April 13, 2014 GMT
Lima to Sullana (Peru)

We spend a total of 4 nights in Miraflores, Lima, the Hitchhikers Hostel is a gathering point for many overlanders, a filtering point of the North/South America overland traffic.

On one evening we share drinks with our new found Dutch friends, they are travelling for a year with their two children in a large motorhome.

Miraflores is a very cosmopolitan and wealthy suburb, it has a huge array of international shops, amazing supermarkets and funky eateries. On one evening we are walking the streets towards the supermarket when we pass a sushi restaurant, we can't resist it's gravitational pull and enjoy a lovely dinner.

On our last day in Lima, Skill heads back to Touratech where he changes the oil and puts in new coolant to see if that will solve the occasional overheating problem. He also manages to find a motorcycle shop where he can buy some new gloves. He is less than impressed with his Alpine Stars where one glove has completely disintegrated while the other is still OK. He is now sporting a moderately expensive pair of Dainese gloves, the only gloves they had in his XXL size.

While Skill is successful in his endeavours I try some new and novel ways to get our washing dry.


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Fan-dried washing


That afternoon, Josh from Alaska rides in on his KLR650. We spend the evening with him and share our going South knowledge while he gives us the heads up on going North. Josh has a couple of days to kill in Lima as he is awaiting the arrival of his wife who is flying in. They are then going to travel around for a couple of months together.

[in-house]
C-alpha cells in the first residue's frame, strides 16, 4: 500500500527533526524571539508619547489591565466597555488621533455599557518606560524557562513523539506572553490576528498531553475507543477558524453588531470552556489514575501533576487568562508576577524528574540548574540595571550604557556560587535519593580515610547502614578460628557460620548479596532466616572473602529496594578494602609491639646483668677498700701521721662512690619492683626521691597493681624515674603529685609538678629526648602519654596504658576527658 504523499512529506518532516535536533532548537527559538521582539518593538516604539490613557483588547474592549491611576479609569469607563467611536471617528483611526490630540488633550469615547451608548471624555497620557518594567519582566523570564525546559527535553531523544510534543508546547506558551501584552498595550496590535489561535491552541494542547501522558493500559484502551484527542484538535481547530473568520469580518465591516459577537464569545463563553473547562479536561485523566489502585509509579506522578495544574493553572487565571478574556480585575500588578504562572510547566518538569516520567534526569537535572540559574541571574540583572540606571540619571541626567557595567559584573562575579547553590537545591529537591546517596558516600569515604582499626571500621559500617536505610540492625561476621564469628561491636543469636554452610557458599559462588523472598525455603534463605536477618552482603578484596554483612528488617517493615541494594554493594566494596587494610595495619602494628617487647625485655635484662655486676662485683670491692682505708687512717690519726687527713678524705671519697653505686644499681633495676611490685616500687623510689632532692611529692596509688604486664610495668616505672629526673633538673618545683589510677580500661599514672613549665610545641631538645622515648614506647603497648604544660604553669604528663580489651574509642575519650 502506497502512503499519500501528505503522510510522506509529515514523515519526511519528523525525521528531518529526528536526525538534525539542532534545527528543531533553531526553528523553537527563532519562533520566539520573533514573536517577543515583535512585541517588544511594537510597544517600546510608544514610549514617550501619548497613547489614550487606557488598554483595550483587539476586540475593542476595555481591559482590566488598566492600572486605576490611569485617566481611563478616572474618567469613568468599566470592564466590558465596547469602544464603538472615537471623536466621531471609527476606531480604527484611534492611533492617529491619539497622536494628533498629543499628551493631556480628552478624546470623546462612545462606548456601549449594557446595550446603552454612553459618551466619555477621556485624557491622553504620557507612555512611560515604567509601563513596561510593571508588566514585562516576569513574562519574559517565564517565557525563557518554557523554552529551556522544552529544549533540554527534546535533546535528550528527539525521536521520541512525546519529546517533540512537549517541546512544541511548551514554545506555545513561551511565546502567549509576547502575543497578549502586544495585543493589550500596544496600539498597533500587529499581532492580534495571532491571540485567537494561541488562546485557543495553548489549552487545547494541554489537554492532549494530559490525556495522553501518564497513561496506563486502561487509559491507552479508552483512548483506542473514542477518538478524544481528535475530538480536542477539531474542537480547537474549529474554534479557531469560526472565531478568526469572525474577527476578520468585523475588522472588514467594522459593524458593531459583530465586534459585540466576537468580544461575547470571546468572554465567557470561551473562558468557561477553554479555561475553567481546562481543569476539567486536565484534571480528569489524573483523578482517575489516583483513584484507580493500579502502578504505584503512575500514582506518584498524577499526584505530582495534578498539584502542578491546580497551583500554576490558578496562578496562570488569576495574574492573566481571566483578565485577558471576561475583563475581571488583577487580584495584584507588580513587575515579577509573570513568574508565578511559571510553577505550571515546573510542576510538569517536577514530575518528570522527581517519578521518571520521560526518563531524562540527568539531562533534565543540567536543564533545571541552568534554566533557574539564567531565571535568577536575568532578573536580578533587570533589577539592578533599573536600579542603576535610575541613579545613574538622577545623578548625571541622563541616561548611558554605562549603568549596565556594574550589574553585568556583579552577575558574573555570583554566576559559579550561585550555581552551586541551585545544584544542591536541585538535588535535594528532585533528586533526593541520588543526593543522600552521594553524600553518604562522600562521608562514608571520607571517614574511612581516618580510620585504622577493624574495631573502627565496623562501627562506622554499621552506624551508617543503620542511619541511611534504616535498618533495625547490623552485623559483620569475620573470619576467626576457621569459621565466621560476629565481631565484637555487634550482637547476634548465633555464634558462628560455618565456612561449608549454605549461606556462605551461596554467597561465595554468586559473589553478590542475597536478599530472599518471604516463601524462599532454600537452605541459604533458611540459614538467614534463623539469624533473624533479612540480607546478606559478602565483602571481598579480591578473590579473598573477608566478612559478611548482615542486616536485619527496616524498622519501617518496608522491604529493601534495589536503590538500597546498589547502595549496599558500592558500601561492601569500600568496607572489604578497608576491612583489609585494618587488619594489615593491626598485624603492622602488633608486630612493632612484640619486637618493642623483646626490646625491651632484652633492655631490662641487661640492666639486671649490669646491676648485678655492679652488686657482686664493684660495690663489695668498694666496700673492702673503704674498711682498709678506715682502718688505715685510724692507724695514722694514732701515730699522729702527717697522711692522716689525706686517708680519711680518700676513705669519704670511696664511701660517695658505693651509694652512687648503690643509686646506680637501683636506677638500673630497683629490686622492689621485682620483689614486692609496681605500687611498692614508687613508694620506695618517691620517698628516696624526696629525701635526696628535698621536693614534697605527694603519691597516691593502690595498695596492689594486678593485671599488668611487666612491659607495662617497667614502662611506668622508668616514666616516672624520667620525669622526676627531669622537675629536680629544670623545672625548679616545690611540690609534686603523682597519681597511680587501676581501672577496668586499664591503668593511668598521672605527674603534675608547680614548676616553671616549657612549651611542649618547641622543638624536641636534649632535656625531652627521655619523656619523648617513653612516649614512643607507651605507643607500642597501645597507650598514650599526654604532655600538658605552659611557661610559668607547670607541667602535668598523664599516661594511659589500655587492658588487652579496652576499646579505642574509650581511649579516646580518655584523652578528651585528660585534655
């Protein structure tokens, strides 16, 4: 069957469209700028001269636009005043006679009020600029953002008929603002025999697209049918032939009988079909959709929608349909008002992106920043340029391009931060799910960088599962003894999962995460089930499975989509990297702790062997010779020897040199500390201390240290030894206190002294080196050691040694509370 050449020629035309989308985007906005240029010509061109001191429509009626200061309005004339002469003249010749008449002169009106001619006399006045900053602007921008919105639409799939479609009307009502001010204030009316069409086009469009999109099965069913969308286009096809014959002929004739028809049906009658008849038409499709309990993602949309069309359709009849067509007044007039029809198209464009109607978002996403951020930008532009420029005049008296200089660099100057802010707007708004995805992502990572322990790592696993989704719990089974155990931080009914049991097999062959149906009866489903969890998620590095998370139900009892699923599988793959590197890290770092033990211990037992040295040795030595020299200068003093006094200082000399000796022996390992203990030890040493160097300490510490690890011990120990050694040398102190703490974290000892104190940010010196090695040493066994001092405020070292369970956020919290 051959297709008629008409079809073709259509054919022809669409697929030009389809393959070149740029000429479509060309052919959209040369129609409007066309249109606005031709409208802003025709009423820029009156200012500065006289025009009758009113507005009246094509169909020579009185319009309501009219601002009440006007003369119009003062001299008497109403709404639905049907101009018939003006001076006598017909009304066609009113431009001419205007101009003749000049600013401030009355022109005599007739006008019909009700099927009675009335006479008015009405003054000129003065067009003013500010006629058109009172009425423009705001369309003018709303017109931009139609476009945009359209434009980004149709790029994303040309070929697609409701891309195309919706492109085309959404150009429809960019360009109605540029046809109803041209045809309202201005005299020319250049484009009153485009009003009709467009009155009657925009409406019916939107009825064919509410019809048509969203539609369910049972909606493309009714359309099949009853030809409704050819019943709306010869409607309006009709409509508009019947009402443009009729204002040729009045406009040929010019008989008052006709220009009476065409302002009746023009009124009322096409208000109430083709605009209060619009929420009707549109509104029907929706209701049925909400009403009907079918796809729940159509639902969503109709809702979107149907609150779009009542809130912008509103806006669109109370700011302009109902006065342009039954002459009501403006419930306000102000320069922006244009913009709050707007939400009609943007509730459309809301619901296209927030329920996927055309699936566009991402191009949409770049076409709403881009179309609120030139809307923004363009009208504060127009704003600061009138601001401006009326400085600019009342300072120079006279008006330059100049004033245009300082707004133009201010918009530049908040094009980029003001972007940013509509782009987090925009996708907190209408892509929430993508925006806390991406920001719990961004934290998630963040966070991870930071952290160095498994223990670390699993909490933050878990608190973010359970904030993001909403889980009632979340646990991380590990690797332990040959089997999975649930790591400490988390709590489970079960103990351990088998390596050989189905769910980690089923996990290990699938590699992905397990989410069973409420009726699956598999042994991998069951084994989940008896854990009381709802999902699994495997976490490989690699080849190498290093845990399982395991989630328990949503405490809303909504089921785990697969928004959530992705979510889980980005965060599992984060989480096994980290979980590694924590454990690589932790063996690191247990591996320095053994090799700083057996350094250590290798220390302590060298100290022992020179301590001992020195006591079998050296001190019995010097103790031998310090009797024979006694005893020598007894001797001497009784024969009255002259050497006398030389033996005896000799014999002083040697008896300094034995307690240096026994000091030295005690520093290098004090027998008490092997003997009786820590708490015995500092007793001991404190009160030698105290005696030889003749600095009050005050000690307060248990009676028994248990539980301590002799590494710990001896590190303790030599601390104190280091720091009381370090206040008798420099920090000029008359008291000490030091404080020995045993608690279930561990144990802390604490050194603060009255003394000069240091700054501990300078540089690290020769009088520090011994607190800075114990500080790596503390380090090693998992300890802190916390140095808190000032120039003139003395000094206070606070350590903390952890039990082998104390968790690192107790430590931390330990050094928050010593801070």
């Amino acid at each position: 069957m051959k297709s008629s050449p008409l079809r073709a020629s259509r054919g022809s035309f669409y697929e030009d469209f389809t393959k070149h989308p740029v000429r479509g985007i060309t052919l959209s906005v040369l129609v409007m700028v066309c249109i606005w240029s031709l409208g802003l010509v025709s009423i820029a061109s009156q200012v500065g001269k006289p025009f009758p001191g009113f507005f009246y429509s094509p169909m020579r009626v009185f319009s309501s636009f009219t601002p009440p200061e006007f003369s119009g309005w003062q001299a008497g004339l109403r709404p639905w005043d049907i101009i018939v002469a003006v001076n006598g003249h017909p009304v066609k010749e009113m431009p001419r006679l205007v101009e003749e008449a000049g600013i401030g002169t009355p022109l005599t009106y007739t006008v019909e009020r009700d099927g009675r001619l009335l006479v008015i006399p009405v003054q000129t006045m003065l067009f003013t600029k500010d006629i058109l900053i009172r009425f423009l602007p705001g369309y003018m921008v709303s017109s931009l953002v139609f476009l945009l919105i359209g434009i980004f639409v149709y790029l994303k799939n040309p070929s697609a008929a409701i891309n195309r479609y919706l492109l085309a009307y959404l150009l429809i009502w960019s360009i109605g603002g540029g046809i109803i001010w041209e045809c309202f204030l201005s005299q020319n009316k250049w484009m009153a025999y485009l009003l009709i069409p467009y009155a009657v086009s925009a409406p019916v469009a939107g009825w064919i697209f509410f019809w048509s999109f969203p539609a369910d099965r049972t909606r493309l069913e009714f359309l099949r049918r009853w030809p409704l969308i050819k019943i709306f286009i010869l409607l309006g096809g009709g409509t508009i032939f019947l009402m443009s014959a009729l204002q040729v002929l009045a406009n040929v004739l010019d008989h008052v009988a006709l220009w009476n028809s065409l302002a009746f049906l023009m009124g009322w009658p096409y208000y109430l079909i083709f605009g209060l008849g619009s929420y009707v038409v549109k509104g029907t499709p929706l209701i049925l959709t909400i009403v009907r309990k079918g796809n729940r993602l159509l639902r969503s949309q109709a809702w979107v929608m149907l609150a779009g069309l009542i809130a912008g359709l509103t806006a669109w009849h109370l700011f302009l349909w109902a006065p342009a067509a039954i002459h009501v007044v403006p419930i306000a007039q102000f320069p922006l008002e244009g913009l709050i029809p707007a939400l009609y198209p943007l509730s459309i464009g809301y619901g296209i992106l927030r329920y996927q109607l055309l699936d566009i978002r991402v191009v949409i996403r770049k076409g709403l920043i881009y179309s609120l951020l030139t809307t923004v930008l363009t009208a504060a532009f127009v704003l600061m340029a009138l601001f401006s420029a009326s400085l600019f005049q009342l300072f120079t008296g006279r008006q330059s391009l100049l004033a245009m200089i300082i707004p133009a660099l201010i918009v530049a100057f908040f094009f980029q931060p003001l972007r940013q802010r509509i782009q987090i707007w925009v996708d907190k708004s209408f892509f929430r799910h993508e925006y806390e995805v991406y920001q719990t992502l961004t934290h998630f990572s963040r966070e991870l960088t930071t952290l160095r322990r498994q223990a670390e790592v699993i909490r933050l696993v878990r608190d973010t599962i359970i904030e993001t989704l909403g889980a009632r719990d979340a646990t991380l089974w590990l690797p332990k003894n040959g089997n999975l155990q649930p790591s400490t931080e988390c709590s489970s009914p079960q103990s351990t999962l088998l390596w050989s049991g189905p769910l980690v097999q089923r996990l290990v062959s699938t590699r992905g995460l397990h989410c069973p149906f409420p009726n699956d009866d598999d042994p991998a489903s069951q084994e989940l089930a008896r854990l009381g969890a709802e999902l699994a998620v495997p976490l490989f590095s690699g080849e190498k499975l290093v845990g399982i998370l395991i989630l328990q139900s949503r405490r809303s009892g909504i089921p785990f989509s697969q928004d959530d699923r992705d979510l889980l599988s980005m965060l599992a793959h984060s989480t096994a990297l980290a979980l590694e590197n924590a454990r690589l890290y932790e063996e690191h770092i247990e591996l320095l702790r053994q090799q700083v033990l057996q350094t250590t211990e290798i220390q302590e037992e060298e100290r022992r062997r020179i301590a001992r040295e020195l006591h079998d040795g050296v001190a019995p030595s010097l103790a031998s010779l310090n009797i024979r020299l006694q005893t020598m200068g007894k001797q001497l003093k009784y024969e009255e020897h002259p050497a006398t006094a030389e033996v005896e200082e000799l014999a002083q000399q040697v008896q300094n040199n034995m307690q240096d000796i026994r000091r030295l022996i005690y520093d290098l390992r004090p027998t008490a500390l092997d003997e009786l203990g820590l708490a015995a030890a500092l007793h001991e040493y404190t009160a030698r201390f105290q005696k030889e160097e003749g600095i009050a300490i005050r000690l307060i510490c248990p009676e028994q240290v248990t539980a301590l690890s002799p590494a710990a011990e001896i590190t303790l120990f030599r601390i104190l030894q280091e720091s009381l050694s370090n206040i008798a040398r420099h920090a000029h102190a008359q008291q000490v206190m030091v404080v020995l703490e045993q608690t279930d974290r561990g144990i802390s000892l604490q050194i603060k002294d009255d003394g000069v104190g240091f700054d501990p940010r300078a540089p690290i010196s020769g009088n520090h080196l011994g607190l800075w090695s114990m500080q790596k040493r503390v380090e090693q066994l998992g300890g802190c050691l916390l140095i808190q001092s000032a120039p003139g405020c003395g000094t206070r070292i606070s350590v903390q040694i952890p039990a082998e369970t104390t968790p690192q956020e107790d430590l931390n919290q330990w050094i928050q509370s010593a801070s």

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Josh from Alaska


(Post Note: We have just had an email from Josh saying that they crashed on his way out of Lima after being completely cut off by a taxi, of course in the eyes of the Peruvian taxi driver and police it was his fault and he had to pay for “repairs” to the taxi tail lights and indicator, more likely a bribe but the good news is that they were both unhurt as was the bike and they are continuing on their way)

On Saturday we pack up and leave Lima, although not a huge problem, “Carmen the Garmin” our cow of a GPS does her usual thing and takes us the most awkward way she possibly can, she has this habit for taking us right through the middle of markets and while this doesn't happen today we do go right through Central Lima and eventually emerge onto the truck blocked Pan American North at a snails pace, the traffic is pretty awful. It is annoying and hot but after an hour and a half we are finally climbing the range out of Lima towards Huacho. We do the short day to Huacho, find a dodgy, noisy hotel on the highway and enjoy the menu-del-dia in the restaurant before unpacking the bike and chilling back for the day. Sometimes just watching the world go by is entertainment enough.